“Wait a second”, astute readers will ask to themselves, likely scratching their heads. “Why send the password at all? Couldn’t the client be responsible for hashing the password instead? Then it wouldn’t even need to live in main memory on the server!” At this point though, the hashed value of the plaintext password becomes the plaintext password from the view of the server! For it to store that value unaltered is no better than storing plaintext passwords. For it to hash it again serves no value.
Salting and Peppering
If web applications only had a single user, the conversation would be over. However, that is not the world in which we live. On a multi-user system which hashes passwords, it turns out that even password hashes can provide value to an attacker who has exfiltrated a copy of the database table containing those hashes. If two values match, it is almost a certitude (except in the case of a collision!) that the users have the same password. This would make this hash a high value target for comparing against “rainbow tables”. “Rainbow tables” are an example of the classical “time-space” tradeoff playing out in the real world. Rainbow tables consist of “pre-computation” making reversing a computed hash a much easier affair, but only in the cases that the rainbow table considered the original input! A password salt works by concatenating a random string (usually stored alone with the password) to the end of the user-supplied password before hashing. This insures that no two hash inputs are the same! “Peppering” your hash works much the same way, except the value is treated as a separate secret, and ideally stored in hardware such as an HSM.
What happens though if you’re NOT authenticating a user against your service? Many applications must handle application secrets in some manner. Some of these may be user-generated, some of them may be used for the application itself to authenticate to other resources, etc. Take the case of a system acting as a password manager. It would not be suitable to hash passwords, because hashing is not a reversible operation! The system could not accomplish its sole purpose. In other cases, a system may need to authenticate to a third party in the context of a user. While an argument could be made that ideally all systems would participate in federated authentication through a secure protocol like SAML, WS-FED or OAUTH which are made to accommodate this use case, this is not always feasible. A popular example of a service which requires a user’s password to another service is Mint.com, a popular personal finance management tool. Mint does take advantage of federated walkthroughs with financial institutions which support it, but for those that don’t, there is no other option to provide the service than storing user’s passwords in a reversibly encrypted manner. A particularly dogmatic practitioner might insist that this in unacceptable, and the best approach would be for Mint.com to not exist as a service at all, or to only participate with banking institutions supporting this kind of federated access. They would be missing the forest for the trees and likely not succeed in meeting the needs of a business.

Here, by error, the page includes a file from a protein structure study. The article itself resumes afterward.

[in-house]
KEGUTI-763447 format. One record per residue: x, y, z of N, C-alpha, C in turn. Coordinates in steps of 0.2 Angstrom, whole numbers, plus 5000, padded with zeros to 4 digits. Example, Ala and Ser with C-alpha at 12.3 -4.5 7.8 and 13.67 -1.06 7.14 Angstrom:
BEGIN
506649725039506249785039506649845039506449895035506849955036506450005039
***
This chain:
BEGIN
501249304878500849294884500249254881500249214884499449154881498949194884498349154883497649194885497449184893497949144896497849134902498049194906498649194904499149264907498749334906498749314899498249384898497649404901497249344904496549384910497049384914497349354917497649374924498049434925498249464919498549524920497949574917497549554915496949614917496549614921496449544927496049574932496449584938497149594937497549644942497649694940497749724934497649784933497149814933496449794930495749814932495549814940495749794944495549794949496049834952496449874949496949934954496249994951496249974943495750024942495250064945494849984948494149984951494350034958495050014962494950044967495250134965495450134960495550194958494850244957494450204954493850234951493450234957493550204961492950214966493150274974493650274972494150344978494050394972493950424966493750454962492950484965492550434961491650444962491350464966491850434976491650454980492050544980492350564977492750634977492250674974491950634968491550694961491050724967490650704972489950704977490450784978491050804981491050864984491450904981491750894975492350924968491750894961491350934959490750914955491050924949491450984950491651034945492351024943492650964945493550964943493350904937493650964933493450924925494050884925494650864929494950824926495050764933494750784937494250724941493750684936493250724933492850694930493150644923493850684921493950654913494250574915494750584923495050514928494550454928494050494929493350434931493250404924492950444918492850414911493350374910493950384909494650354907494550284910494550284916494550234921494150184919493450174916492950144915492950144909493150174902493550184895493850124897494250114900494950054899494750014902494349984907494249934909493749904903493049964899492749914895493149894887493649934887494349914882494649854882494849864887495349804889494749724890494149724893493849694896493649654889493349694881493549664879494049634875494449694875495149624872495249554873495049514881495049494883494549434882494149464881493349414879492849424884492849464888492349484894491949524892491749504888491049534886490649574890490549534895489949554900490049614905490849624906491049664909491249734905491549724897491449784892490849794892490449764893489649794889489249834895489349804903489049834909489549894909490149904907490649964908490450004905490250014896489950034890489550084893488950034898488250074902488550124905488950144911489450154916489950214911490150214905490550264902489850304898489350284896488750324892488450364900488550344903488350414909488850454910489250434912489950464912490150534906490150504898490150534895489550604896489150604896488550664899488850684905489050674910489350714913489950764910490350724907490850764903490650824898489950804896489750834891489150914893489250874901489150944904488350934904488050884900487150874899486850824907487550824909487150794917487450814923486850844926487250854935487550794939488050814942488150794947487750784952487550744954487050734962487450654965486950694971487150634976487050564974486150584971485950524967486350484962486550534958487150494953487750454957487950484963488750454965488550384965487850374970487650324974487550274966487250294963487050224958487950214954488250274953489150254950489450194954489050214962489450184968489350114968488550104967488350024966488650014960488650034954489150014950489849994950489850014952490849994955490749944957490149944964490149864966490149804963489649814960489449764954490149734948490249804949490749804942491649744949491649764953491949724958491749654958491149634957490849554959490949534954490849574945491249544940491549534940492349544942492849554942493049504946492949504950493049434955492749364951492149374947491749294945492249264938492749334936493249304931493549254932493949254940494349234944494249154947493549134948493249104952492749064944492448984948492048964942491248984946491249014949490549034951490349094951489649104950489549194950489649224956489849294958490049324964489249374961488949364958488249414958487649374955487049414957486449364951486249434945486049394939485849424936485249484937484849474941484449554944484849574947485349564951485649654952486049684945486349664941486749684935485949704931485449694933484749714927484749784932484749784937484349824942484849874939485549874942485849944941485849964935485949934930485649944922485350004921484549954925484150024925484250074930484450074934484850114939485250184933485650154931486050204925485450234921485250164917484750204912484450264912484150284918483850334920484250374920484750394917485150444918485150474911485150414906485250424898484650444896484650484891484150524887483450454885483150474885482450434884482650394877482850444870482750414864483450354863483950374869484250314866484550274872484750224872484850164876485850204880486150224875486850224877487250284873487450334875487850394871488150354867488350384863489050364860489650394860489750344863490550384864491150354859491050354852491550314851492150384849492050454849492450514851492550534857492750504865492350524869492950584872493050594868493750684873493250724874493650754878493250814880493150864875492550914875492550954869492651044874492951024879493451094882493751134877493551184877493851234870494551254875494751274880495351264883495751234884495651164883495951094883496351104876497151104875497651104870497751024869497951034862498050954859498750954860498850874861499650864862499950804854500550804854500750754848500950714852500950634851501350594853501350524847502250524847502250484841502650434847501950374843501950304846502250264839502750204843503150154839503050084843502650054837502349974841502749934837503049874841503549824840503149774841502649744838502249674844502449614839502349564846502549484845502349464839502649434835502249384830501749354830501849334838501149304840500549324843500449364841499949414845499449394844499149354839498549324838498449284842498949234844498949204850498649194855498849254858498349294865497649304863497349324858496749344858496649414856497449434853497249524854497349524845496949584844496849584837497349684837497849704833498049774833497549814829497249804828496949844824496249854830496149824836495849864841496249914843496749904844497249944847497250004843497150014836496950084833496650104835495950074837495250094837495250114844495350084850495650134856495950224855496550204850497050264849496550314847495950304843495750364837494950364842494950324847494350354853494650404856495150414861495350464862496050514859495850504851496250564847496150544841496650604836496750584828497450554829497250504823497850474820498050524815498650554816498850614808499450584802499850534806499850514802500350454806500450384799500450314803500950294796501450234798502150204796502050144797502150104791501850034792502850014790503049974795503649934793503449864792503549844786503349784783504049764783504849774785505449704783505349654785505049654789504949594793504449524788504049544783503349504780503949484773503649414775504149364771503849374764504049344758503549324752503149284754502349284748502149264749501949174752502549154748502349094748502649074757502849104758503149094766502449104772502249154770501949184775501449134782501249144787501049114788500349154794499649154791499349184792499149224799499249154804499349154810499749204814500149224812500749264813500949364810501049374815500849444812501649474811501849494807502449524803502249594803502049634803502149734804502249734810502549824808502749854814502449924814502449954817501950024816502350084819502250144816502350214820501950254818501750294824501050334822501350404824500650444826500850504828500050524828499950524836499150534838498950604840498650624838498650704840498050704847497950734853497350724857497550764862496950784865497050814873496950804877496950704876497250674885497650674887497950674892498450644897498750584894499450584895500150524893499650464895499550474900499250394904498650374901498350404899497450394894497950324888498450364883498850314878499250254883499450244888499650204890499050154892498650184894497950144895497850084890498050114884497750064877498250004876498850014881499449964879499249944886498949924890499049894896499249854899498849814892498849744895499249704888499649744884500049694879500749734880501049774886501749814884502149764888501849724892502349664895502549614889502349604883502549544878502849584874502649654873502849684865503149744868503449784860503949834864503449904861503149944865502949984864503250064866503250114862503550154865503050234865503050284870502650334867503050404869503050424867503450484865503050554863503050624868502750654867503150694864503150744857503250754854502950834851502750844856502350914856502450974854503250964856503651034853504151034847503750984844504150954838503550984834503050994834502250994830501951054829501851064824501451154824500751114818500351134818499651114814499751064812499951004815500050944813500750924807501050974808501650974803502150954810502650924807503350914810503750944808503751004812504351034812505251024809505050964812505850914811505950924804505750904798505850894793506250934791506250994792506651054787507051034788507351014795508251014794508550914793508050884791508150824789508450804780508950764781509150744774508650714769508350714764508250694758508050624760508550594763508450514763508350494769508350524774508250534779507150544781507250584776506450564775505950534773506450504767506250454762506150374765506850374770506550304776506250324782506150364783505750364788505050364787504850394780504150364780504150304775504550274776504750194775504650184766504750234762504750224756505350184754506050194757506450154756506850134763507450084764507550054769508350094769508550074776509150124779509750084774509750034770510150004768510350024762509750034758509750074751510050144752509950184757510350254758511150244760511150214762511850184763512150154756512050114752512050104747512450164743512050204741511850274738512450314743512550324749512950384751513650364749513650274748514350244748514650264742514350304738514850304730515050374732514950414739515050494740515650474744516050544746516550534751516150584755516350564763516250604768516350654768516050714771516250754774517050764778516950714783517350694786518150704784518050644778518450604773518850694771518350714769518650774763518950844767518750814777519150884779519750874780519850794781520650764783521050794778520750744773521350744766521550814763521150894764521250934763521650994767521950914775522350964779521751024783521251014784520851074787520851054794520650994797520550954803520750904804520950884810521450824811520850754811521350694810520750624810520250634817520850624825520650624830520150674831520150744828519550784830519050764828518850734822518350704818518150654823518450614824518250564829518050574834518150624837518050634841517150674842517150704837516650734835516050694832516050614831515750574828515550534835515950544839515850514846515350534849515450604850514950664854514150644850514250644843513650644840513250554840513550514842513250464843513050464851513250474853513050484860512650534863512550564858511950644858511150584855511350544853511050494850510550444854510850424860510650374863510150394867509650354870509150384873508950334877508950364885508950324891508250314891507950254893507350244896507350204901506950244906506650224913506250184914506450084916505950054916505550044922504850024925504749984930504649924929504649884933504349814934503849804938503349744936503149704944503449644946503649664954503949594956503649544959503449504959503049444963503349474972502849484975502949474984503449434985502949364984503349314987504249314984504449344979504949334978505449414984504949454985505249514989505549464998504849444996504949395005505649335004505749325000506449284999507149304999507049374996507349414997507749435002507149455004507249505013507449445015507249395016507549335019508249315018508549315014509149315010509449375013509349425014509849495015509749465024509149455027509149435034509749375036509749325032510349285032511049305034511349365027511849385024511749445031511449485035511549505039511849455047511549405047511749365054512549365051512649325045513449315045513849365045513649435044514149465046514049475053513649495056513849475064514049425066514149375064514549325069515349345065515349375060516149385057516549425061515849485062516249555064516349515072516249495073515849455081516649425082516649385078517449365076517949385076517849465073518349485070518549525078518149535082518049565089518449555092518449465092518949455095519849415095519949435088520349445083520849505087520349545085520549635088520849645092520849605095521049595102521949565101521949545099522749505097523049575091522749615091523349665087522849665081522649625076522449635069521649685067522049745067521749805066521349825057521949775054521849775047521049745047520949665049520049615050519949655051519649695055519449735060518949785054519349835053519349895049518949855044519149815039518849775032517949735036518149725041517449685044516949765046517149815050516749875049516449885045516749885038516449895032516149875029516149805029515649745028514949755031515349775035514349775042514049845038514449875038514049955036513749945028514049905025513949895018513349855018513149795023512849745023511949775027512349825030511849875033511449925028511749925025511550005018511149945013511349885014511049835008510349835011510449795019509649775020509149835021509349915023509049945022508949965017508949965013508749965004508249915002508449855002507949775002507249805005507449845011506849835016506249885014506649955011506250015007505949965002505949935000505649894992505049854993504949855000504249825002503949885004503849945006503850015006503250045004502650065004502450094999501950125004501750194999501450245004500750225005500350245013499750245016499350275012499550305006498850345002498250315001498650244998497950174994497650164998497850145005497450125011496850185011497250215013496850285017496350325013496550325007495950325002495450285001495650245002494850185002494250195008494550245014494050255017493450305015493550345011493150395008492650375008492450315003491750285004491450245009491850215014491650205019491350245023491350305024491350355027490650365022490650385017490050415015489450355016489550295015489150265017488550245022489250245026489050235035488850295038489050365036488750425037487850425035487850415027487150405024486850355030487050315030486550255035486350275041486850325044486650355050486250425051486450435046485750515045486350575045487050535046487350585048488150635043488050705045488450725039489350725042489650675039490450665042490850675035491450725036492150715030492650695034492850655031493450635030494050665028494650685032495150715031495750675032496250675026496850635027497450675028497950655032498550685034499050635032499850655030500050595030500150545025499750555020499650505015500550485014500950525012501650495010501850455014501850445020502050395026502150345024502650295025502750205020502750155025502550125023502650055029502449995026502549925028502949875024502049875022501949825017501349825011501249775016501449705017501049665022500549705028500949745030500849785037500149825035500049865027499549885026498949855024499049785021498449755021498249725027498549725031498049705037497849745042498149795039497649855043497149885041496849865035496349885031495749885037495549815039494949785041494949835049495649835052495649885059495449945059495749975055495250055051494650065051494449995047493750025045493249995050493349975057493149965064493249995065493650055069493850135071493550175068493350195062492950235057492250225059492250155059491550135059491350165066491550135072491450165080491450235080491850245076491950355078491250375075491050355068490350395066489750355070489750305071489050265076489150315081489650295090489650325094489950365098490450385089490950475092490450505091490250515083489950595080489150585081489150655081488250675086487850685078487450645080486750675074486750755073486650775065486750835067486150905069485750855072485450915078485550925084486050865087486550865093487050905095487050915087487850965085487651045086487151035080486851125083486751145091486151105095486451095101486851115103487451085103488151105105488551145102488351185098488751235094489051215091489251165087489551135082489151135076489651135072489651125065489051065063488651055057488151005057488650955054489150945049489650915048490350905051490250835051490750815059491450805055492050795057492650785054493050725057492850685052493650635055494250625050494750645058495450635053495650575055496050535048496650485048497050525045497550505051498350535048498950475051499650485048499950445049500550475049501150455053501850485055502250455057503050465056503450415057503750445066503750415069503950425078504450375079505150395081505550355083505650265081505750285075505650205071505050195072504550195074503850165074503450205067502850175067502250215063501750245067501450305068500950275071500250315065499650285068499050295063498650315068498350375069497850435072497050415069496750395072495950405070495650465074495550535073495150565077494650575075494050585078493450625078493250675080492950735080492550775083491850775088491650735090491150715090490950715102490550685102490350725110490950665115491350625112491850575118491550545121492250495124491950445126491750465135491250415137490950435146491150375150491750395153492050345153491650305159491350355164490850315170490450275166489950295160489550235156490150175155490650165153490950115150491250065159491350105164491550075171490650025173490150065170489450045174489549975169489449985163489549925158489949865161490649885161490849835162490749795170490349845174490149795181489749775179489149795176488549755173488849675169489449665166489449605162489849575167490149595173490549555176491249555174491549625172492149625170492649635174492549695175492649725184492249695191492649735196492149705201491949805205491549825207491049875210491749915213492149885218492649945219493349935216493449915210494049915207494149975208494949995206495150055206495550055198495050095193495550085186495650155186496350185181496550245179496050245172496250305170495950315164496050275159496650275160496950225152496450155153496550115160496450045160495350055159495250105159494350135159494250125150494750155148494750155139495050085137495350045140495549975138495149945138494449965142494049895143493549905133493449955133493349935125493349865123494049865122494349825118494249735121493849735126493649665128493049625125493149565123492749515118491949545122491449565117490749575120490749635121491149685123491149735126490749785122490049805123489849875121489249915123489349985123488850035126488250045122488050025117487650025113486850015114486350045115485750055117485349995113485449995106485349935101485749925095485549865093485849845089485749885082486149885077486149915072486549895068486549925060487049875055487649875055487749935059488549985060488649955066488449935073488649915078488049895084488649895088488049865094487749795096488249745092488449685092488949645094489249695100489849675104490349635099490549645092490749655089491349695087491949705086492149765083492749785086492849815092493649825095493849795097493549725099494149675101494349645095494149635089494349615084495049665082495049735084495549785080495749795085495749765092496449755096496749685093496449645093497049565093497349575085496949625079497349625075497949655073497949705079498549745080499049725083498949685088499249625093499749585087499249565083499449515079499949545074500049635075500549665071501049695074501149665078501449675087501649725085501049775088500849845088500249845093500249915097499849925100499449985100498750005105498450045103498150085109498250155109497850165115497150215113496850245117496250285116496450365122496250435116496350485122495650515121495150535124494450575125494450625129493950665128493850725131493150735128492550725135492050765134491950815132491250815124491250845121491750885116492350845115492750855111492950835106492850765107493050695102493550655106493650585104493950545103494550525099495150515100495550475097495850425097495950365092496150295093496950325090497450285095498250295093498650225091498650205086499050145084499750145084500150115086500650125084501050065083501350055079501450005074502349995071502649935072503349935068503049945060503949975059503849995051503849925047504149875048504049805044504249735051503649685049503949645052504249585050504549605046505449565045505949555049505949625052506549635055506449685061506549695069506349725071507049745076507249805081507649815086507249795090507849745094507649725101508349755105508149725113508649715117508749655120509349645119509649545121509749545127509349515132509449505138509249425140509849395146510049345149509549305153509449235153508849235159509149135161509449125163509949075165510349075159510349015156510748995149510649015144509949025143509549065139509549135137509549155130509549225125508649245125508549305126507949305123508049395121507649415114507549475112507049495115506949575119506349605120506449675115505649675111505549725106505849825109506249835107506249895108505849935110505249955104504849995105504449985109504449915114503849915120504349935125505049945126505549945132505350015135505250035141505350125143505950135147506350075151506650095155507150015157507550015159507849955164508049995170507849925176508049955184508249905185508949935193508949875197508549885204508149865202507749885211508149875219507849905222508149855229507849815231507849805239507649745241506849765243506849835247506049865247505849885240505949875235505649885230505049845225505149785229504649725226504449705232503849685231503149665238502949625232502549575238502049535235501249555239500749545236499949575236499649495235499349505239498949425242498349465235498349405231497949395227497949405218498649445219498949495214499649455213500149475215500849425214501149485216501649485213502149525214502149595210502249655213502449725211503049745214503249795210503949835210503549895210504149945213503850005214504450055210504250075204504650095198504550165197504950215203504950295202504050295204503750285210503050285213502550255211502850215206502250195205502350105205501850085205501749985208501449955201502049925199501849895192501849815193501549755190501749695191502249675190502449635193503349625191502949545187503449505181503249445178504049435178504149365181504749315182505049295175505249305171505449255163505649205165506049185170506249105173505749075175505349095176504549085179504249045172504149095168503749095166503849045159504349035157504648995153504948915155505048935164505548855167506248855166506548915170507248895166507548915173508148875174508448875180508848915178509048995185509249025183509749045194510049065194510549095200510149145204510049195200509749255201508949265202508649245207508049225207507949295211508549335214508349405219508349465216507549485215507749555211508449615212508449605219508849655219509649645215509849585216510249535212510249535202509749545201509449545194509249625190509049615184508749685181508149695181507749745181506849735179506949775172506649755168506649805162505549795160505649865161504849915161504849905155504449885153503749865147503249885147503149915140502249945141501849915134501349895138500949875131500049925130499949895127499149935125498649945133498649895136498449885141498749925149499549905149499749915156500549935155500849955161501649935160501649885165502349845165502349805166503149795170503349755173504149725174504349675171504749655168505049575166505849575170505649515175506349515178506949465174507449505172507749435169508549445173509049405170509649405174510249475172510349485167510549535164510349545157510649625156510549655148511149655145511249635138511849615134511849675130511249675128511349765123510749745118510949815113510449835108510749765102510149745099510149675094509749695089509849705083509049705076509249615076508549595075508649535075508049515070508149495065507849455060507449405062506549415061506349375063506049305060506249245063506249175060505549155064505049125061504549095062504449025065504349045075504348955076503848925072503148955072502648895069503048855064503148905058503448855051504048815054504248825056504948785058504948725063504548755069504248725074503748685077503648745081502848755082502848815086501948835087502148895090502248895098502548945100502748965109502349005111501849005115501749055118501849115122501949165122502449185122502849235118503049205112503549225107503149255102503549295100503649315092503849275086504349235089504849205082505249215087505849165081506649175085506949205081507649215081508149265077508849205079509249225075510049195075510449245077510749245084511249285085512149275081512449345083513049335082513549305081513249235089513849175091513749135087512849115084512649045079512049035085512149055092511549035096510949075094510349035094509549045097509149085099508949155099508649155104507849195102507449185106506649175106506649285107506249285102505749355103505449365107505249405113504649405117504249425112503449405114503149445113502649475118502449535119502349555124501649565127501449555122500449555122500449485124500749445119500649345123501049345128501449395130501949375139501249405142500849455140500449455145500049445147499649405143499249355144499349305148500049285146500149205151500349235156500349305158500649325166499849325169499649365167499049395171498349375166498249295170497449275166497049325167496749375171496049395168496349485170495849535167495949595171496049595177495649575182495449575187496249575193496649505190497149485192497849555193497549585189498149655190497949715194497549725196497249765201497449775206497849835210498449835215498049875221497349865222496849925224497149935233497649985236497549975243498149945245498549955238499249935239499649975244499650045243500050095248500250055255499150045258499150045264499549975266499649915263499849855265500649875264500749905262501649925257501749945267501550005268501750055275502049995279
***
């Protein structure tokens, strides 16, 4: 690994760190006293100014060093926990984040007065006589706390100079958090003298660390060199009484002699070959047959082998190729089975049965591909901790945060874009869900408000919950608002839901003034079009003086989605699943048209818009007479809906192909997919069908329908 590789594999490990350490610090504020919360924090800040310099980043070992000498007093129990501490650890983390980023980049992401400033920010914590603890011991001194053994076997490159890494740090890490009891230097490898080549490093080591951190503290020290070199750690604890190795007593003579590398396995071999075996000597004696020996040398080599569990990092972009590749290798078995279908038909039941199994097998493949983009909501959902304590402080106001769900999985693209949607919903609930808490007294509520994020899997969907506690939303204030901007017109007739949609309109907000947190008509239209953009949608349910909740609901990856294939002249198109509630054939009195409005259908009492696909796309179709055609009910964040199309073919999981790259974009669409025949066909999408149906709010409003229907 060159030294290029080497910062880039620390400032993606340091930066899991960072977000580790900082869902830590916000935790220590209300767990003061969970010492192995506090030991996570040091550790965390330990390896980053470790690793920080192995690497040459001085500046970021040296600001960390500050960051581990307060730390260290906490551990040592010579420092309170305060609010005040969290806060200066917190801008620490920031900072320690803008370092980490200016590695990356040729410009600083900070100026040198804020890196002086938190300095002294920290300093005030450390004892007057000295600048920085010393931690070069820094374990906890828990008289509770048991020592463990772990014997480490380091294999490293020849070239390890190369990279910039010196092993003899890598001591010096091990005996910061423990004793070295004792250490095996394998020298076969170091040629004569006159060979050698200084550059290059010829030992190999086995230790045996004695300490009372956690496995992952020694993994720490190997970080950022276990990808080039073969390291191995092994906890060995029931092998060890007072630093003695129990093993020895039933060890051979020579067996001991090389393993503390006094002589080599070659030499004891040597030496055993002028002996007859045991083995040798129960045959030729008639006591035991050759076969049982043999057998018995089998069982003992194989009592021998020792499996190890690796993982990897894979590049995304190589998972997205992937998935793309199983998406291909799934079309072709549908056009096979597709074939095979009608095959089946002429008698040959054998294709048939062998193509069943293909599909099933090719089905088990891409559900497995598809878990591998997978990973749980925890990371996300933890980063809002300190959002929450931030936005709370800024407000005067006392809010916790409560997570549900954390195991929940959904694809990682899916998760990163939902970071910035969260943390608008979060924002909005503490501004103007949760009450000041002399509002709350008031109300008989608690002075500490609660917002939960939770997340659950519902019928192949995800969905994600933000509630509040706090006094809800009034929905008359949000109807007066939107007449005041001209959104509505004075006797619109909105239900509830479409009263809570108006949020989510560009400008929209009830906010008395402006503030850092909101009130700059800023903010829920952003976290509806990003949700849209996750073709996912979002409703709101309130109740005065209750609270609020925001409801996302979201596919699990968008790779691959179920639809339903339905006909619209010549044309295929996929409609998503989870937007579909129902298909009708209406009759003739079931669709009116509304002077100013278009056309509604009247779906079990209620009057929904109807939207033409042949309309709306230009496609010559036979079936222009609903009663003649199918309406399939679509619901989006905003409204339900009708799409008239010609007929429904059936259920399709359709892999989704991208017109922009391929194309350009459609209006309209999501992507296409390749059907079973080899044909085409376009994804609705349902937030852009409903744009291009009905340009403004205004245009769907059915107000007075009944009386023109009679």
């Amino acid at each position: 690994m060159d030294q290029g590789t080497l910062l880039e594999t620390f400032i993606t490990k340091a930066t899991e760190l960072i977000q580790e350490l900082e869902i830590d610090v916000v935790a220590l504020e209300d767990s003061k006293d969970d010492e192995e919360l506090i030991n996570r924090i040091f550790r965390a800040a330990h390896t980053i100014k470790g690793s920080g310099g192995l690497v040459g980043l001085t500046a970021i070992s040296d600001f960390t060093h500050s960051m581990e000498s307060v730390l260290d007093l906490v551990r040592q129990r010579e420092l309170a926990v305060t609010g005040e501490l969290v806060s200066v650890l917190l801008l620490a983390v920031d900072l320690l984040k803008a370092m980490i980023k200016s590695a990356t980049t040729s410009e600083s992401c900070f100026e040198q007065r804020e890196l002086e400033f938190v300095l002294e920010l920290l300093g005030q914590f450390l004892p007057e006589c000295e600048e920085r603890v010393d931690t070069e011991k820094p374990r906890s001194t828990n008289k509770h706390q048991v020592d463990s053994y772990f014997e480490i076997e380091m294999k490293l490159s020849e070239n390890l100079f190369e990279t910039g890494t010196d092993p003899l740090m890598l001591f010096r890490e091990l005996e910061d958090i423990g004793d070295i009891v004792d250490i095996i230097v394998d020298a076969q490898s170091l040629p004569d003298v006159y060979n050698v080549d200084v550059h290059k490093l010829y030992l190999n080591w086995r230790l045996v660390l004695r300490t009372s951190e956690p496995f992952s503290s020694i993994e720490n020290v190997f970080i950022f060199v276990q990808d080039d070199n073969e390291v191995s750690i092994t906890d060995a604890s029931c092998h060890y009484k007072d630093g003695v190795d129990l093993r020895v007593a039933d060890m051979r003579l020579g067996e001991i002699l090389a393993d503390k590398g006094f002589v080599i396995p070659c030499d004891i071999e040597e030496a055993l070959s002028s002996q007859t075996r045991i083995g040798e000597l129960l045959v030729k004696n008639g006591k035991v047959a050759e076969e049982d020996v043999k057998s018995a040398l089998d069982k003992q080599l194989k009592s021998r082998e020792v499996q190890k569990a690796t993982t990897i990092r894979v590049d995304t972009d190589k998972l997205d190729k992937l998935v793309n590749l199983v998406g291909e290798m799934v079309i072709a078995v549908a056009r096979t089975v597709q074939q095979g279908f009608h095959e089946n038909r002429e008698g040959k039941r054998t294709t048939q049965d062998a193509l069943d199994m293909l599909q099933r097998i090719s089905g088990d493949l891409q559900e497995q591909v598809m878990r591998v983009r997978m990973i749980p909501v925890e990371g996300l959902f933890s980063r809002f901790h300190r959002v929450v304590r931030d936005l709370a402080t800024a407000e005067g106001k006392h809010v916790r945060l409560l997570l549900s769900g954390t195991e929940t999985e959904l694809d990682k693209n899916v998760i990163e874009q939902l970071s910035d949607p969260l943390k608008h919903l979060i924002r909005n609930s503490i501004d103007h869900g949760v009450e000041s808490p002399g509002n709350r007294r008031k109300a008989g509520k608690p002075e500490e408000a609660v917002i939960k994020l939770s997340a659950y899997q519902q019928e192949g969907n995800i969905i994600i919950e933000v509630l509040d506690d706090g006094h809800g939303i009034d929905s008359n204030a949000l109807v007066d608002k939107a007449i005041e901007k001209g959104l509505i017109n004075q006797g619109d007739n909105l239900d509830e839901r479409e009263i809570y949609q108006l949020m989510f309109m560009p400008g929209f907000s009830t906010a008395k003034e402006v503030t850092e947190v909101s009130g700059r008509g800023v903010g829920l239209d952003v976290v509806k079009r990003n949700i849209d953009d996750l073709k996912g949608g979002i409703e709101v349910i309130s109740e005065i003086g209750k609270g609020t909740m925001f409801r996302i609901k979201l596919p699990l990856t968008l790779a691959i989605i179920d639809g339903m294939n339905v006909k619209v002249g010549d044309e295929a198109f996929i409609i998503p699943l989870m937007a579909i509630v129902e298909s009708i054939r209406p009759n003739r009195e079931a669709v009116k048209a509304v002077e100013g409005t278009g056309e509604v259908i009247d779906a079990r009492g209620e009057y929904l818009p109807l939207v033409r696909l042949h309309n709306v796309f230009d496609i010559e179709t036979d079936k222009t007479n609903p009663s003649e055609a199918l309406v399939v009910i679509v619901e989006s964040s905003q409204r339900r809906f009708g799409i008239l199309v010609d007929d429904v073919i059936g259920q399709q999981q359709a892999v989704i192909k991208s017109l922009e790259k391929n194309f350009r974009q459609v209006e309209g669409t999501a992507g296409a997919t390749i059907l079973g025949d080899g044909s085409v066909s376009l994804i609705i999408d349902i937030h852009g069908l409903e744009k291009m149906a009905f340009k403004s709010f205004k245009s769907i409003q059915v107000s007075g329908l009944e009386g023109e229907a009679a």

Both hashing and encryption are incredibly useful tools. Both have their place when manipulating user passwords. These concepts are so incredibly relevant and fundamental that they should be well understood by everyone in your technical organization from the CIO to the project manager. Being able to openly discuss and critically examine the purpose of why your application is doing what it’s doing is a one of the most difficult yet the most valuable competencies a technical person can possess.